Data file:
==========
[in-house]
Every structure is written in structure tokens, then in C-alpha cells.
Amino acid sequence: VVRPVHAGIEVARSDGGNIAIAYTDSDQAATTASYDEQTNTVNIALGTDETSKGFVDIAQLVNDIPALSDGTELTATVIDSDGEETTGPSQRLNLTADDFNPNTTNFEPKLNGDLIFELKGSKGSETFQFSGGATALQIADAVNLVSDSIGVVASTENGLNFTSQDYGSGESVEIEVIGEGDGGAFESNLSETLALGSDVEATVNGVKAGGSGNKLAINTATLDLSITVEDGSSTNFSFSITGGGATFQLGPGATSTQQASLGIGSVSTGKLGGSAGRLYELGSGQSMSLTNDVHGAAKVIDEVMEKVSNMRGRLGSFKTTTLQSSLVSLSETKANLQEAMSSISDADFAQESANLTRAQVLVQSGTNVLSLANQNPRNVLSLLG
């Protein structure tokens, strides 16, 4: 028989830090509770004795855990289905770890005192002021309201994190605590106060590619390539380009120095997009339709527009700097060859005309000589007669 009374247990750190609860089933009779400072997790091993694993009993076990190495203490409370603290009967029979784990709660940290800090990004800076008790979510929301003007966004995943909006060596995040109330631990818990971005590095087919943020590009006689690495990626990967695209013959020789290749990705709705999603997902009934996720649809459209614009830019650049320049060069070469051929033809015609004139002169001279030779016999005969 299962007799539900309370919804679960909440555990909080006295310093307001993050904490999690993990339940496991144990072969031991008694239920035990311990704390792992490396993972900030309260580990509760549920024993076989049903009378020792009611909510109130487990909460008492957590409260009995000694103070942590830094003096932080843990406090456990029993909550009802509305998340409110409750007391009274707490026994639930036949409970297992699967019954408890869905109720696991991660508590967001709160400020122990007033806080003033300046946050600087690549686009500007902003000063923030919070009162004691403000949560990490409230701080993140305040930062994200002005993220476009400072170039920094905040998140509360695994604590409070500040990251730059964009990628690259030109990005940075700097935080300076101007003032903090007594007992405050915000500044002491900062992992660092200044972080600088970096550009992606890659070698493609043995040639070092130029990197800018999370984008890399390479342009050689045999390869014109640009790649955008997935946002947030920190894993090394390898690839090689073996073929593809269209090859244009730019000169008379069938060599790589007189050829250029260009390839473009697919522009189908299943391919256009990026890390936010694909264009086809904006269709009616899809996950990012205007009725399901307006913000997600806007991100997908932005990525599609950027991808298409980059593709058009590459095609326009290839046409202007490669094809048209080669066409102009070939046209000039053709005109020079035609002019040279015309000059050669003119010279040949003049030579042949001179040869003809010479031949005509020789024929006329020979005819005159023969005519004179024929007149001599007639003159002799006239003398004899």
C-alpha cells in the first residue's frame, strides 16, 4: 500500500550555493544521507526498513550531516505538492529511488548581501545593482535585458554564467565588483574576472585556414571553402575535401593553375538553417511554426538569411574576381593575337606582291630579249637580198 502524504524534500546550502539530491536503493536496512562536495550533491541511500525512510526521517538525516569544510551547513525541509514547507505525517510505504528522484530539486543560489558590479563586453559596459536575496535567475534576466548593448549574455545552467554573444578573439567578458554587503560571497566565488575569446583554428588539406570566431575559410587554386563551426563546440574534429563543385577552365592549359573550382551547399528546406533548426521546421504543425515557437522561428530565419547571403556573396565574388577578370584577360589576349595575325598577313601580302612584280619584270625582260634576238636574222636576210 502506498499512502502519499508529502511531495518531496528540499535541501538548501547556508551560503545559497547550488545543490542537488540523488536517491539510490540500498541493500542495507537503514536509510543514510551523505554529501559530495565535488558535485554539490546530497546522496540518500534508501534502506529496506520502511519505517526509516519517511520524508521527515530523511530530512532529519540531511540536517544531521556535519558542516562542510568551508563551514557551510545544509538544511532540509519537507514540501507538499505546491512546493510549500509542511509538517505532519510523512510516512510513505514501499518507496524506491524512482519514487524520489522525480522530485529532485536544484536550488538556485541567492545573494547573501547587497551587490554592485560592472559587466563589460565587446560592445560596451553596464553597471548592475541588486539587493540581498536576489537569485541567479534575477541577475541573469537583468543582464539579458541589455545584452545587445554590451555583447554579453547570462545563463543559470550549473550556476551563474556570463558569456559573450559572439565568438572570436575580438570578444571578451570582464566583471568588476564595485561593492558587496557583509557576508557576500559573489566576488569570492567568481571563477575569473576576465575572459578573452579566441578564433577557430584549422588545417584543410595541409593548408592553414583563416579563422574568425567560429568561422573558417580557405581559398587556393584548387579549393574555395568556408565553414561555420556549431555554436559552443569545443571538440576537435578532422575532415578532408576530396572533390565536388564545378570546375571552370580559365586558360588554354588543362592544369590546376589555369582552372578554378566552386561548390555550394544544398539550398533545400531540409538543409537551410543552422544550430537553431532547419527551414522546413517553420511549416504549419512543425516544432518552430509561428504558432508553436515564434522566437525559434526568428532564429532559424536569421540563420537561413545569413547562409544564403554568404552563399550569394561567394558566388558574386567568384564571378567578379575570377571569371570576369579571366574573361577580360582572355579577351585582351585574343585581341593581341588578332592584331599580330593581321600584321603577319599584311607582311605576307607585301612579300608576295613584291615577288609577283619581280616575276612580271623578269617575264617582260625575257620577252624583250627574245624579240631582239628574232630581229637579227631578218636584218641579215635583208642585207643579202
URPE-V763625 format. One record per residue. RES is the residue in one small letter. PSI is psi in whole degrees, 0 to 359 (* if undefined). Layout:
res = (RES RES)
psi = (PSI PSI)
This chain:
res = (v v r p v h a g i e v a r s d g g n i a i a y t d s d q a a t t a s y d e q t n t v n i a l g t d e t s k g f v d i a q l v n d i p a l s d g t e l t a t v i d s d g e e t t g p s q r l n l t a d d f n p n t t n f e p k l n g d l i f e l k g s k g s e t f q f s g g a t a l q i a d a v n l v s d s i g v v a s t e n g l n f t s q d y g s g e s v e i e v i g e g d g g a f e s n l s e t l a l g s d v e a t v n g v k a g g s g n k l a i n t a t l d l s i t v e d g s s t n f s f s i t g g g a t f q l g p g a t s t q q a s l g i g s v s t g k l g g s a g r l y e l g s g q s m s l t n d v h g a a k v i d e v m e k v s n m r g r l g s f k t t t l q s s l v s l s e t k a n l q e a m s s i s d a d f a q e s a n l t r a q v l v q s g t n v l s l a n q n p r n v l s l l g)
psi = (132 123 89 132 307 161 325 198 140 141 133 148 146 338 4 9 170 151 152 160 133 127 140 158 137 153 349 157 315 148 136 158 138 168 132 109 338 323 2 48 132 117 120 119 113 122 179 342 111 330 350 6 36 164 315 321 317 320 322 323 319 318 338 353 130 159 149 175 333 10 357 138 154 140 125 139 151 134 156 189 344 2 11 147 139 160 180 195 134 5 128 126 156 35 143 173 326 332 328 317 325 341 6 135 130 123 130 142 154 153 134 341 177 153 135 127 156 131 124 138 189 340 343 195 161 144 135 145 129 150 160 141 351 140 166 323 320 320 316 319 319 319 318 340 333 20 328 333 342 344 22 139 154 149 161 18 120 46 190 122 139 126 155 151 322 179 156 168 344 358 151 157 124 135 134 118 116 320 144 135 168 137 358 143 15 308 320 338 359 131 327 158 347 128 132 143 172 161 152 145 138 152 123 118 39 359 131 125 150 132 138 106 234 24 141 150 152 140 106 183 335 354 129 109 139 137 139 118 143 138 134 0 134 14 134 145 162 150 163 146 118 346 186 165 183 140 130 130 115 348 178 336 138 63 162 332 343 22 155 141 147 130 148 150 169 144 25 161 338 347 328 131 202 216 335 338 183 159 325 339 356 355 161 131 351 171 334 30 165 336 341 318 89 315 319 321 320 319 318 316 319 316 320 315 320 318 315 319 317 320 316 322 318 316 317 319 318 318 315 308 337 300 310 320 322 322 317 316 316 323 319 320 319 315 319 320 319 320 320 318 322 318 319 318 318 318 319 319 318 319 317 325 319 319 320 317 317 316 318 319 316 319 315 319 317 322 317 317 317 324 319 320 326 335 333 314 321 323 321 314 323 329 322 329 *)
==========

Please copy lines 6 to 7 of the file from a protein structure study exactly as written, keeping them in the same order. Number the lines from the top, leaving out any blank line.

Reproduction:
URPE-V763625 format. One record per residue. RES is the residue in one small letter. PSI is psi in whole degrees, 0 to 359 (* if undefined). Layout:
res = (RES RES)